Of Passionate Intensity: Right-Wing Populism and the Reform Party of Canada


325 pages
Contains Bibliography, Index
ISBN 0-8020-7204-6
DDC 324.271'0983




Reviewed by Eric P. Mintz

Eric P. Mintz is an associate professor of political science at the
Memorial University of Newfoundland.


Trevor Harrison, a sociologist at the University of Alberta, examines
the rise of the Reform Party within the context of developing a general
theory of right-wing populist parties. Making use of Gramsci’s concept
of “organic crisis,” Harrison suggests that the roots of Reform lie
in significant changes in the ideological, economic, and political
spheres. The negative consequences of these changes have cast vulnerable
groups adrift from the hegemony of the dominant political parties and
made them susceptible to right-wing populist appeals to restore
traditional order.

Harrison provides a useful narrative of the development of the Reform
Party that devotes considerable attention to specific political
circumstances and to the organizational capabilities of the party. His
theoretical perspective avoids the simplistic class analysis of orthodox
Marxism by incorporating elements of relative deprivation and resource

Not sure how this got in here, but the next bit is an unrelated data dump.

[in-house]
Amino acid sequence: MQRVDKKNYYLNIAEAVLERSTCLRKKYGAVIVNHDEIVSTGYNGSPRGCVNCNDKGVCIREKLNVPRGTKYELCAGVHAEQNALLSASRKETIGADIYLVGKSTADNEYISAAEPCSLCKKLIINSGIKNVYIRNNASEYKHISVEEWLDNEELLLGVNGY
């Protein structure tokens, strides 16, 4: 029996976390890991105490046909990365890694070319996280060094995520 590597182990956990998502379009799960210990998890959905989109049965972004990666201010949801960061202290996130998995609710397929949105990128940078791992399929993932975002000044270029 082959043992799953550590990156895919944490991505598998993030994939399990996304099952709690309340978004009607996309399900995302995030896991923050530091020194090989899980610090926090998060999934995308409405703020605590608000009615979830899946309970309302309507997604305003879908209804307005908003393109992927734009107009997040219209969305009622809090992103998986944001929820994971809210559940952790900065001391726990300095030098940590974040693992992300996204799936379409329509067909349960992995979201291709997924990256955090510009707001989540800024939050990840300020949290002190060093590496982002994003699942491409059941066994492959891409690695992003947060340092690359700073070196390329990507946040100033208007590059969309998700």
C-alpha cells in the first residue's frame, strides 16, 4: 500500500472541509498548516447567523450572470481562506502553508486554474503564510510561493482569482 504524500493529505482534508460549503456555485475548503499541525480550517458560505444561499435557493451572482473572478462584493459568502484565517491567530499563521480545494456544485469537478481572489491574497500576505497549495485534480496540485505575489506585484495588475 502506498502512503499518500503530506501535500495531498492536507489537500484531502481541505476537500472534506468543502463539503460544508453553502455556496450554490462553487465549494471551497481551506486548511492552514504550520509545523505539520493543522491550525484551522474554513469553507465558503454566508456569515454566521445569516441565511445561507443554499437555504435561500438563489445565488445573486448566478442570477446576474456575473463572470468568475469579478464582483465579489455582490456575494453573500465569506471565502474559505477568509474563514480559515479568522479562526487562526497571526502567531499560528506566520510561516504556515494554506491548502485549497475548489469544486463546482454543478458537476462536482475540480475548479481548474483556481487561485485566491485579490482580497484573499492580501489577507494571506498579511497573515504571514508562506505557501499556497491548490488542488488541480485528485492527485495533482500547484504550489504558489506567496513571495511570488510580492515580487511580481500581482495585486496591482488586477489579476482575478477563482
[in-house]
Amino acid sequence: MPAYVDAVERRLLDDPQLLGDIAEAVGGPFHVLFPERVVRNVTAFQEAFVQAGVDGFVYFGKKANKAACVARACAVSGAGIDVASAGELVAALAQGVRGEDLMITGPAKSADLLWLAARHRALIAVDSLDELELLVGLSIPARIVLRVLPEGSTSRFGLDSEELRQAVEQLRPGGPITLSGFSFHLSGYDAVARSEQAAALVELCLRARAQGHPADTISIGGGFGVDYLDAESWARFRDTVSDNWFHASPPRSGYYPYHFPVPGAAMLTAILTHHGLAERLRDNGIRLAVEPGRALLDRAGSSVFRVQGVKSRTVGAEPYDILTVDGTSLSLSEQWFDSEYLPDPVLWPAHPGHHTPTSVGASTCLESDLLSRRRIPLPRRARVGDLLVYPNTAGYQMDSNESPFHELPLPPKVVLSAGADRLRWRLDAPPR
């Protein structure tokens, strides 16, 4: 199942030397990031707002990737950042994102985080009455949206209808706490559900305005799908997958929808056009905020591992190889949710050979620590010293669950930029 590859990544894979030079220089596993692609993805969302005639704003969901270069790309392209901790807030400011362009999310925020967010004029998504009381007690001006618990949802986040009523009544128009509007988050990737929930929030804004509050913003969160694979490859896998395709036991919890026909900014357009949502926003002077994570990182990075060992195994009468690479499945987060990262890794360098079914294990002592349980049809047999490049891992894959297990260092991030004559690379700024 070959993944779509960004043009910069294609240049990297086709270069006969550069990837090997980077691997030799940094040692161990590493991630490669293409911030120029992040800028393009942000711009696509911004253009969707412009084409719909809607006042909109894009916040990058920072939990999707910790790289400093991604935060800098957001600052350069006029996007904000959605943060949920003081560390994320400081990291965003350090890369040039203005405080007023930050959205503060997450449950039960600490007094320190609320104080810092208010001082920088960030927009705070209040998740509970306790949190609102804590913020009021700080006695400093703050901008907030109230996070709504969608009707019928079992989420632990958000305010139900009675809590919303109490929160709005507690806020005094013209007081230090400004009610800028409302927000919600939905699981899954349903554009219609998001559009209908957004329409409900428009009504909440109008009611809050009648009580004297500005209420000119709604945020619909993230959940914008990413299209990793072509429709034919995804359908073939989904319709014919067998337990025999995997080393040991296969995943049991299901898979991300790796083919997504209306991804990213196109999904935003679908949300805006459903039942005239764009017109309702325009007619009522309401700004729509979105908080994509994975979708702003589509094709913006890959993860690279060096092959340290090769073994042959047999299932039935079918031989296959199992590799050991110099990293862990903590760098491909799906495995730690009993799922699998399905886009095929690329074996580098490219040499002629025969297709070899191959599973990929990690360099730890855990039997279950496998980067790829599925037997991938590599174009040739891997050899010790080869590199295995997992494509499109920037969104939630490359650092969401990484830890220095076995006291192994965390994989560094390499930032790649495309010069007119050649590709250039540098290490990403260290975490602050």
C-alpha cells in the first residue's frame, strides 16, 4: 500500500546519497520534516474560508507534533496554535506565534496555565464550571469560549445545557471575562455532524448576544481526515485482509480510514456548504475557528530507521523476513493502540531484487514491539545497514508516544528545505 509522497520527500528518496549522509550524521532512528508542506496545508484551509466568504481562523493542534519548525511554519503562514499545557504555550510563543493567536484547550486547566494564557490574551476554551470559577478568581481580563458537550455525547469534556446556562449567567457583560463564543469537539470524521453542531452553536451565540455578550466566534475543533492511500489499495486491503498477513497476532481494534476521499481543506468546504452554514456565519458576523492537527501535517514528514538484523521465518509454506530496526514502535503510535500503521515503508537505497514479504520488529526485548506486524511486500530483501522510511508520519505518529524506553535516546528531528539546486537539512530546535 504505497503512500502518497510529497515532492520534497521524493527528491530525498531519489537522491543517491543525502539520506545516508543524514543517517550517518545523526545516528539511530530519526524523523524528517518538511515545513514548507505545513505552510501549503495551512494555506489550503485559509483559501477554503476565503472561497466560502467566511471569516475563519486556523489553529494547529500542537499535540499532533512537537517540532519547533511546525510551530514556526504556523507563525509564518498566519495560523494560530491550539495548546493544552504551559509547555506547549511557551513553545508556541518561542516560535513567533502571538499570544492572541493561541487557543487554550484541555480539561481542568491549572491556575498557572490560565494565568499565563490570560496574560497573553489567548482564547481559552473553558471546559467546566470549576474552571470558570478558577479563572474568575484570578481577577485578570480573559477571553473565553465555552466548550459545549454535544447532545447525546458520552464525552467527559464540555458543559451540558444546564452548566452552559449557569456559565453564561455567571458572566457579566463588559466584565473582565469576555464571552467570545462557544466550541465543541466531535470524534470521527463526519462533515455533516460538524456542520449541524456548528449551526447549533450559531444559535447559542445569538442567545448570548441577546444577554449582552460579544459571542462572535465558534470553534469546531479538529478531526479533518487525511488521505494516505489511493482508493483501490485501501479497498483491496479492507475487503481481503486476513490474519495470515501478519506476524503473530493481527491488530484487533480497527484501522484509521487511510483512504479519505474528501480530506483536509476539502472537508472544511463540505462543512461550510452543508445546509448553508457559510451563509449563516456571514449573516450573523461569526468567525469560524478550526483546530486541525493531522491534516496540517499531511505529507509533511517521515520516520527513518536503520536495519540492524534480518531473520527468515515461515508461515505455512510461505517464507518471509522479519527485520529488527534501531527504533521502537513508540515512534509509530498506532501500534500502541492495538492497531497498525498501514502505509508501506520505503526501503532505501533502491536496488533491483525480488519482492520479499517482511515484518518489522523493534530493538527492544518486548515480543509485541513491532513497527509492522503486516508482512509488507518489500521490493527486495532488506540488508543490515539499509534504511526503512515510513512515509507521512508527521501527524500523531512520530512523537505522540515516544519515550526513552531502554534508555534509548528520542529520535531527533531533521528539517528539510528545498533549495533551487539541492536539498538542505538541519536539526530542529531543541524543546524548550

mobilization theory along with cultural and ideological factors.

Social scientists have generally paid more attention to new movements
and parties on the left than to more politically successful forces on
the right. This well-written analysis of the Reform Party is thus a
welcome contribution to our understanding of the changing nature of
contemporary politics. However, some discussion of the development of
right-wing populist parties in other countries would have been useful. A
definition of the central concept of “organic crisis” and a clearer
explanation of its application would have improved the theoretical
discussion. Finally, the survey research findings presented are
inadequate to provide an empirical basis for Harrison’s analysis of
Reform Party support.


Harrison, Trevor., “Of Passionate Intensity: Right-Wing Populism and the Reform Party of Canada,” Canadian Book Review Annual Online, accessed July 23, 2024, https://cbra.library.utoronto.ca/items/show/30002.